Some of What I learned from Grand Jury Duty

justice.jpgIn no particular order, these are a few of the lessons I learned from my two months of grand jury service.

  • It’s very important to establish the specific locale of the offense being considered, and there is a specific form.  Prosecutor:  “And that took place/is located in the City of Albany, County of Albany, State of New York?” Witness: “Yes.”
  • The field test for the presence of cocaine consists of a plastic pouch containing three ampules.  Detective:  A sample of the suspected substance is placed in the pouch, and the ampules are broken from left to right in the following way.  The first ampule is broken and the pouch is agitated for 30 seconds looking for the liquid to turn pink.  The second ampule is then broken and the pouch is again agitated for 30 seconds looking for the liquid to turn blue.  At this point, the third ampule is broken and pouch agitated, and if cocaine is present the contents will offer a result of pink-over-blue. (There is a quite similar process for testing suspected marijuana, the colors are different – gray and purple.)
  • The law has not kept up in the favor of the people in the area of internet crimes and downloadable materials.  It is extraordinarily difficult for the people who investigate these sorts of crimes to explain “how they know” in terms non- or barely-tech literate folks can understand.
  • The Grand Jury room in the Albany County Justice Center needs a large presentation screen for viewing video and photographic evidence.  The present system is to have up to 25 people using the same laptop screen (obviously requiring more time for everyone to view properly).  Hint, use one of the several flat screen TVs from the “jurors lounge” which aren’t allowed to be used for anything else (like watching TV) because trial jurors are around.
  • Law enforcement witnesses who repeatedly appear before the grand jury have the “officer tell the grand jurors about your responsibilities and experience” speech down to an art; those who don’t, well, don’t.  They all do better with specific questions rather than open ended ones.
  • Even though there is wireless internet in the building, grand jurors can’t use it even during extended periods of inactivity.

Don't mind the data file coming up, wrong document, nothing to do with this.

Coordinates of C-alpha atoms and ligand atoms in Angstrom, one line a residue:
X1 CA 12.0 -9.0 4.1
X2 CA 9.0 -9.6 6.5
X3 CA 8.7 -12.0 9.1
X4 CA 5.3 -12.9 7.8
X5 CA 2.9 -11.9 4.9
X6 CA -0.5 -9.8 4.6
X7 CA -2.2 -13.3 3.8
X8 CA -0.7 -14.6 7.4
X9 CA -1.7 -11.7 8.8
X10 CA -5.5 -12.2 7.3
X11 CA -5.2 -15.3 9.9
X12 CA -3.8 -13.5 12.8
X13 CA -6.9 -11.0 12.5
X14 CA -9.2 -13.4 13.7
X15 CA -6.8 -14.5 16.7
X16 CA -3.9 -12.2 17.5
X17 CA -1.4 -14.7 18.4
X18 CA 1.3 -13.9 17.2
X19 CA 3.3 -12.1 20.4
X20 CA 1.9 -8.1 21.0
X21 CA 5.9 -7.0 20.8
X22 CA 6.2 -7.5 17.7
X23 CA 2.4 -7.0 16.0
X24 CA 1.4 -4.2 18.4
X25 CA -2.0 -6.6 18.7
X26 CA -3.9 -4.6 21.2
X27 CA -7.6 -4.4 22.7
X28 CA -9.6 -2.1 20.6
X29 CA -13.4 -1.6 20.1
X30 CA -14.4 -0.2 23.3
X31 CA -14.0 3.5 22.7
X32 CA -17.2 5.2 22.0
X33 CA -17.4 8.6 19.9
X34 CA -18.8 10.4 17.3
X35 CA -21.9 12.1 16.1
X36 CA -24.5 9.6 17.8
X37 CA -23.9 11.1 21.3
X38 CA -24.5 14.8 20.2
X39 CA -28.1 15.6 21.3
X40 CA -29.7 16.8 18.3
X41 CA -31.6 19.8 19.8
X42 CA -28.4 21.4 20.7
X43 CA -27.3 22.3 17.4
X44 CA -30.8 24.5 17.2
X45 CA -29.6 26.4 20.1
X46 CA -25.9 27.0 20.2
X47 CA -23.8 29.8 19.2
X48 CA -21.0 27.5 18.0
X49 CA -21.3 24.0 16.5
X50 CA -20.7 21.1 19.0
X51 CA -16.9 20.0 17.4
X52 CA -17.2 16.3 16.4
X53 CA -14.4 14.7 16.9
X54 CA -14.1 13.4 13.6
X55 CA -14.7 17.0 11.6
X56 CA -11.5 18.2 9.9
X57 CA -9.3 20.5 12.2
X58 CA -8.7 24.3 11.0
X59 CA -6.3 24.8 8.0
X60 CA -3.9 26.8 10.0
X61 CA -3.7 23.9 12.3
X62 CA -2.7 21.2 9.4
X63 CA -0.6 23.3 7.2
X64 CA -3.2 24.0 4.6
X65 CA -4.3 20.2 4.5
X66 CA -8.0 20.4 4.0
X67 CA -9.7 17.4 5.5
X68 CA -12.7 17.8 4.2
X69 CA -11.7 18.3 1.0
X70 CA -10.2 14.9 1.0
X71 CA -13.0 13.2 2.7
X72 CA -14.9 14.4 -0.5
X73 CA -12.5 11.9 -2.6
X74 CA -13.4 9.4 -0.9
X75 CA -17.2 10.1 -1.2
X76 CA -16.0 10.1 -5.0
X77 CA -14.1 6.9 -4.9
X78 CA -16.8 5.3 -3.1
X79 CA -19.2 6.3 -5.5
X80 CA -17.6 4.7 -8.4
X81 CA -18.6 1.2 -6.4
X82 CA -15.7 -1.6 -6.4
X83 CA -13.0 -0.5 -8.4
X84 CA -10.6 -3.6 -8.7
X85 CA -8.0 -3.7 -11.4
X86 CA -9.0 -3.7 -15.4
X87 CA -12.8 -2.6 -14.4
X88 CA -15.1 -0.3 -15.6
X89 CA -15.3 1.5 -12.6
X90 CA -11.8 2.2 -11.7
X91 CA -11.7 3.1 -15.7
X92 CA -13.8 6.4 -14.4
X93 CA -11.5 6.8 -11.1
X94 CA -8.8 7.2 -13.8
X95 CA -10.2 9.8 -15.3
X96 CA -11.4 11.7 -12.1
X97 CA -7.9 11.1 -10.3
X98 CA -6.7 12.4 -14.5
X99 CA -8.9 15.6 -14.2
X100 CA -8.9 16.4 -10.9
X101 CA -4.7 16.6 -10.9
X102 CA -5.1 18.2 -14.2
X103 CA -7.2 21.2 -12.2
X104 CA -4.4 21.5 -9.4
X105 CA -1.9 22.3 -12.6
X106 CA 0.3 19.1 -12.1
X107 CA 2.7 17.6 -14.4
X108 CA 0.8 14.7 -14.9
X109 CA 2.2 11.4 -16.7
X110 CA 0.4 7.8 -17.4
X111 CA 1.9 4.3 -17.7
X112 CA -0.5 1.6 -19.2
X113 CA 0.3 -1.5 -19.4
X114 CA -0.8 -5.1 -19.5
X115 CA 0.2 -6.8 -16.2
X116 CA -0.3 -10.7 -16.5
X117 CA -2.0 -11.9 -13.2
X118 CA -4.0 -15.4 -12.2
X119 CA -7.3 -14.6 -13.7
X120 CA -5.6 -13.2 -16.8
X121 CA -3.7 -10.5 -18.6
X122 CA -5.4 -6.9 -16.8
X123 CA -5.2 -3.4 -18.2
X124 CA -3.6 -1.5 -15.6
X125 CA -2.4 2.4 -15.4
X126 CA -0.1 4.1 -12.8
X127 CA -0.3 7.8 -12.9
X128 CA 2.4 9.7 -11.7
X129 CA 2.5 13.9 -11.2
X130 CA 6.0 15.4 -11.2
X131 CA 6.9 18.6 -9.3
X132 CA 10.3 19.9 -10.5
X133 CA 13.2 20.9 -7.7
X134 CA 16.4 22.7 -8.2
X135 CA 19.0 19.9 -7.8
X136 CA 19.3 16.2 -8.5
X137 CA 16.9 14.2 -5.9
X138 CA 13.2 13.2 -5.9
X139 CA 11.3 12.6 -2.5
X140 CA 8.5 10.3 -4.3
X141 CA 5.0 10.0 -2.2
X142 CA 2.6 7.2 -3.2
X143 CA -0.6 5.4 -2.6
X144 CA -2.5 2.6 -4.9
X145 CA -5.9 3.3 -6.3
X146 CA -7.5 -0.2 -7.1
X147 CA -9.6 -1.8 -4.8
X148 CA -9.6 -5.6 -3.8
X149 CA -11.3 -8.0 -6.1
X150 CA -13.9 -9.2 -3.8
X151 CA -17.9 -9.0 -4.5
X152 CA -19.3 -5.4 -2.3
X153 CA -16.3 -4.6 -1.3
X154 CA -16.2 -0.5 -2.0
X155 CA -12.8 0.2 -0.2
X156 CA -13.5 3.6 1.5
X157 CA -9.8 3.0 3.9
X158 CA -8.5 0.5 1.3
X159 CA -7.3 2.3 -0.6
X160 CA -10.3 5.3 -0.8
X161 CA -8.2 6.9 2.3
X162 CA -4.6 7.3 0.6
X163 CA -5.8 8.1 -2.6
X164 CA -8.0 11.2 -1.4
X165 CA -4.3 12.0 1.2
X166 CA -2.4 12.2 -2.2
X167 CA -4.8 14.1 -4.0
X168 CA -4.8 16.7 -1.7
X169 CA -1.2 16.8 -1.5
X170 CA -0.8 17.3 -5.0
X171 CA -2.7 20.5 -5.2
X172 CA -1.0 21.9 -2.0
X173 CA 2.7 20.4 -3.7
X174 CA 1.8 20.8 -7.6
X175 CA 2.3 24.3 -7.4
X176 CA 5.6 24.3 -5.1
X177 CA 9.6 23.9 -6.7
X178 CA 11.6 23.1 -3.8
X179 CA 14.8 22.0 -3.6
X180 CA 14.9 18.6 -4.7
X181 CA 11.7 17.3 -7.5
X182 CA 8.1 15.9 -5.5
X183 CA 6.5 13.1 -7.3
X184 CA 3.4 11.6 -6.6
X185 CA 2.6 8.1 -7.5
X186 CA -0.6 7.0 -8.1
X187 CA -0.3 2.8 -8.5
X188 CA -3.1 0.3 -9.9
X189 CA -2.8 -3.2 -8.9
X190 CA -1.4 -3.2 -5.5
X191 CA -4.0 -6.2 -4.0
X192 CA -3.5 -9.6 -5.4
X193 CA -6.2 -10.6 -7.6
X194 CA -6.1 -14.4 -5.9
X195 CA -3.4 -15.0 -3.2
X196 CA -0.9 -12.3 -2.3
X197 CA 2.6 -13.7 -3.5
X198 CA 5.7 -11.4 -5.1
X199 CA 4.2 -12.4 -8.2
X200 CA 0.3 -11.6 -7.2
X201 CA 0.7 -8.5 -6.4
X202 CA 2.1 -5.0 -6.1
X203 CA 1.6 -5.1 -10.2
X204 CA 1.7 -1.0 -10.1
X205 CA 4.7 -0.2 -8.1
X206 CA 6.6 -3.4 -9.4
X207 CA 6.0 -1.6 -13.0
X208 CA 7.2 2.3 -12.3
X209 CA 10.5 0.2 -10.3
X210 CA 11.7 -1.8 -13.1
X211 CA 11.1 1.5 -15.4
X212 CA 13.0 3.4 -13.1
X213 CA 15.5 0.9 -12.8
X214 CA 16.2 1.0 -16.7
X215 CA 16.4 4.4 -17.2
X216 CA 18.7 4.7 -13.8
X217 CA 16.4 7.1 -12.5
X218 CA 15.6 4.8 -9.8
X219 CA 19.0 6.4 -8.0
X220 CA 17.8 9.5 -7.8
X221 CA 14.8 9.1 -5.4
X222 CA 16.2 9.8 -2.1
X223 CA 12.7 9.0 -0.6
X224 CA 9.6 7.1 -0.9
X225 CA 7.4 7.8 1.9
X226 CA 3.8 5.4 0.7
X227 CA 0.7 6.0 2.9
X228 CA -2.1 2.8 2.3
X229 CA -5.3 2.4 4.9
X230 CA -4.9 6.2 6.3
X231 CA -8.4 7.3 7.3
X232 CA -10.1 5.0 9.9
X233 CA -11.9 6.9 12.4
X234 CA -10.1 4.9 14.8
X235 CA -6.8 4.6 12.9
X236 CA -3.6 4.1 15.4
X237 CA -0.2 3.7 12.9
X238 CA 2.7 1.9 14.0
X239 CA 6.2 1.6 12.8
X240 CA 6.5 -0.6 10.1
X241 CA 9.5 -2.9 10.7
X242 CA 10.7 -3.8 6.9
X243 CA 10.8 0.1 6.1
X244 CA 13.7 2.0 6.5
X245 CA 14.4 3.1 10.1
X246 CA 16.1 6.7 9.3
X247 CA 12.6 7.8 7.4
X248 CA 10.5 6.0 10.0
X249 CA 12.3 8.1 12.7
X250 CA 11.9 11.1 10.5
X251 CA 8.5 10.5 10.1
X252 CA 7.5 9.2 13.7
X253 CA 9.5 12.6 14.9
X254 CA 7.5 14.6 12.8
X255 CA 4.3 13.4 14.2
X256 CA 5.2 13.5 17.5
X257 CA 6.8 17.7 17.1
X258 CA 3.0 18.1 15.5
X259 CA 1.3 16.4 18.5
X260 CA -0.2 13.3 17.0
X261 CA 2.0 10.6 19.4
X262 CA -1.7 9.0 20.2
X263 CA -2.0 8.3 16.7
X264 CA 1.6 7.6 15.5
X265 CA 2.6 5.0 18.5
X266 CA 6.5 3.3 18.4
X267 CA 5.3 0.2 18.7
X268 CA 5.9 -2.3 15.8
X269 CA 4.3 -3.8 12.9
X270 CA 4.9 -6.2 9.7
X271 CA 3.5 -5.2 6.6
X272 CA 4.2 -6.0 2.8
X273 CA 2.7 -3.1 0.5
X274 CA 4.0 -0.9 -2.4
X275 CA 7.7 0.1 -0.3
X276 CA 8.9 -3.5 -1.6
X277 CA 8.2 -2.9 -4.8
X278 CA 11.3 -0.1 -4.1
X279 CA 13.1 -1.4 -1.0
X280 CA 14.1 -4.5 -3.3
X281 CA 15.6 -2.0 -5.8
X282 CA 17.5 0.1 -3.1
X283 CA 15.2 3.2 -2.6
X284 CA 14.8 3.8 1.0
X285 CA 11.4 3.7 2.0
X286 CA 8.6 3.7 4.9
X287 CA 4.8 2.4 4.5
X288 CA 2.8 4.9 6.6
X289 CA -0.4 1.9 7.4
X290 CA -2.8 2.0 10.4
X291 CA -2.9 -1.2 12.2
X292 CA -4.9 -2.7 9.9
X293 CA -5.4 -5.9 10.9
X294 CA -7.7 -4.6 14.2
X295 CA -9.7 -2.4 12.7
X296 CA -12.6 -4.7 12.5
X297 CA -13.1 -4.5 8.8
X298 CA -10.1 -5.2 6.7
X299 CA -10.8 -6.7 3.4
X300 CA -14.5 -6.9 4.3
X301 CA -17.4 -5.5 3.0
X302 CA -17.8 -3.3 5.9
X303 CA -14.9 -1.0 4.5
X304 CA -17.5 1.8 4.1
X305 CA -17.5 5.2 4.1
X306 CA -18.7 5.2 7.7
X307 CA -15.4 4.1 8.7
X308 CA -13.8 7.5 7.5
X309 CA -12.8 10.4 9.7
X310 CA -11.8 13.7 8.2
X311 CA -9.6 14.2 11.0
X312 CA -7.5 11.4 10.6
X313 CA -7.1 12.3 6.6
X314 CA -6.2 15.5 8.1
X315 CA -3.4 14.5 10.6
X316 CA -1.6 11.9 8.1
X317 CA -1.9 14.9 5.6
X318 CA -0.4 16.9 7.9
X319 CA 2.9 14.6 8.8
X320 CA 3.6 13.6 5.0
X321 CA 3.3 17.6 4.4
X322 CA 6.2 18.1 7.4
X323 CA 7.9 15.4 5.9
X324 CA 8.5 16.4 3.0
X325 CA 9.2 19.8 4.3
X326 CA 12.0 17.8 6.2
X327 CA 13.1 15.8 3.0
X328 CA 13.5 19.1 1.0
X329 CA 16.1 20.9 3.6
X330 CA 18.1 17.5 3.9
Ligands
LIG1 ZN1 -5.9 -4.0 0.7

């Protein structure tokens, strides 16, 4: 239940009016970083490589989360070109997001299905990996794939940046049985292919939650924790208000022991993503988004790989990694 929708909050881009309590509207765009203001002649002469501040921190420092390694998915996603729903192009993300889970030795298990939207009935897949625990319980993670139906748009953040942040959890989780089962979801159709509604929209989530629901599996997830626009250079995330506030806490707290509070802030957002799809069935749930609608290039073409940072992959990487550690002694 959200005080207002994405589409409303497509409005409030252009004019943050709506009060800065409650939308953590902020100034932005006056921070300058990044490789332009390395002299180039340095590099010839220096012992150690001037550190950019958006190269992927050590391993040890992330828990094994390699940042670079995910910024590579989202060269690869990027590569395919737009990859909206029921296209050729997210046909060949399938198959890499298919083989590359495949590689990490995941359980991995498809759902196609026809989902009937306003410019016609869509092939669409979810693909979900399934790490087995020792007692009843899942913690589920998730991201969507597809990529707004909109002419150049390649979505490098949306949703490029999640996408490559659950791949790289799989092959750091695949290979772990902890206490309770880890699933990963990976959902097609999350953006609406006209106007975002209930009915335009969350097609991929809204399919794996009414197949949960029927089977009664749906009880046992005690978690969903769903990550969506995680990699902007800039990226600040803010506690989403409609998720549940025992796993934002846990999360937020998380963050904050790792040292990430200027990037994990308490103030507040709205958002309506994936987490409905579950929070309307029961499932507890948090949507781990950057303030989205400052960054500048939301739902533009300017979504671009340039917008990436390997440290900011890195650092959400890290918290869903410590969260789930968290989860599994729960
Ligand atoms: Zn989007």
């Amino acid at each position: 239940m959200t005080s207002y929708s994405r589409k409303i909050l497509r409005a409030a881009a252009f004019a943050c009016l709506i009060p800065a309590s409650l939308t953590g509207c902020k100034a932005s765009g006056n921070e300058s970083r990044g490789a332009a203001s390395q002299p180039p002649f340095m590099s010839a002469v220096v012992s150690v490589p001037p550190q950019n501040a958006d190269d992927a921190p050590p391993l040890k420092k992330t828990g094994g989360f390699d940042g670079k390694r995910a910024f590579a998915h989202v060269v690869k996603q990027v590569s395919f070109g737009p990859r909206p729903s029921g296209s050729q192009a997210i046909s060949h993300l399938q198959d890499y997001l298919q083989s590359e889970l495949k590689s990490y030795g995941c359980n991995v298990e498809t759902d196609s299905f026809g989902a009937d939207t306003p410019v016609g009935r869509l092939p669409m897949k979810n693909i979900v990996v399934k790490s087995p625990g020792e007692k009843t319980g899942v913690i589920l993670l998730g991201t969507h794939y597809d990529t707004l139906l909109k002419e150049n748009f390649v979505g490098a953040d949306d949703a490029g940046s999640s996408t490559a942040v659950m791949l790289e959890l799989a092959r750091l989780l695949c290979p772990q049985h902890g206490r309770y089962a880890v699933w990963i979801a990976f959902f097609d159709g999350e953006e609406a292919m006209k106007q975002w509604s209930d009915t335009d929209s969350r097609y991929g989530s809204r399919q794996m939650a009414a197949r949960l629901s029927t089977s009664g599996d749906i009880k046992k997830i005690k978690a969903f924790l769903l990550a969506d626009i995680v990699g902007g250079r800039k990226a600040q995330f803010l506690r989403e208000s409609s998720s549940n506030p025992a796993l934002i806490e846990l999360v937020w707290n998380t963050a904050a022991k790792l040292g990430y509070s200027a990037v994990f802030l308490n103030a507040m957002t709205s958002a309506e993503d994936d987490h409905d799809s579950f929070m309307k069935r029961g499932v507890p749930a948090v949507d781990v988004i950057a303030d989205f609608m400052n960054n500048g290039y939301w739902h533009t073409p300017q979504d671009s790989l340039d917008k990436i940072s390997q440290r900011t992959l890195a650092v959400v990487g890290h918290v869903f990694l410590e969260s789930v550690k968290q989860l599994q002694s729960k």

• Presenting the right witnesses keeps the grand jurors from having to see some horrific photographic and video evidence.
  • Forensic detective work is not like CSI in any way, especially the time frame.  The prosecutors’ job is very much like what is depicted in Law & Order, except for the time frame.
  • Being in the wrong place at the wrong time is a chargeable crime.  It’s called “accessorial conduct.”
  • Lying always shows.
  • The definitions of burglary, larceny, robbery, arson, manslaughter, criminal possession (of anything), criminal mischief, assault, forgery, and many other crimes are very clear.  Especially upon repetition… repetition… repetition.
  • The “so-called Miranda warnings” can be read from a card, from a form, from the computer screen, or recited from memory.  If they are recited from memory, they will be recited to the grand jury by the officer who gave them.  If they are read, they will be signed and initialed.
  • All statements seem to include “I can (or can not) read and write English” from the person giving the statement.
  • Confessions can not be used to convict (in our case, indict) a person unless there is independent corroborating evidence.
  • Copies of documents entered into evidence appear to require being “kept in the ordinary course of business,” and must be “the same or substantially the same as the original document.”  Every report, document, and photo was similarly qualified.
  • If you are in a place with some illegal substance, stolen property, or a weapon of any kind, and are physically able to use, hold, or move it, you are said to be in “constructive control” of that item.  That’s a bad thing.
  • Pizzeria 54 is a fun lunch spot in downtown Albany.
  • Oh, and one last thing… when it comes to throwing 23 citizens in a room to decide if cases have merit to go on to a trial, it takes all kinds!

Trackbacks/Pingbacks

  1. Jury Experiences - May 2, 2008

    […] Read the rest… […]

I want to hear your thoughts!

Leave your opinion here. Please be nice. Your Email address will be kept private.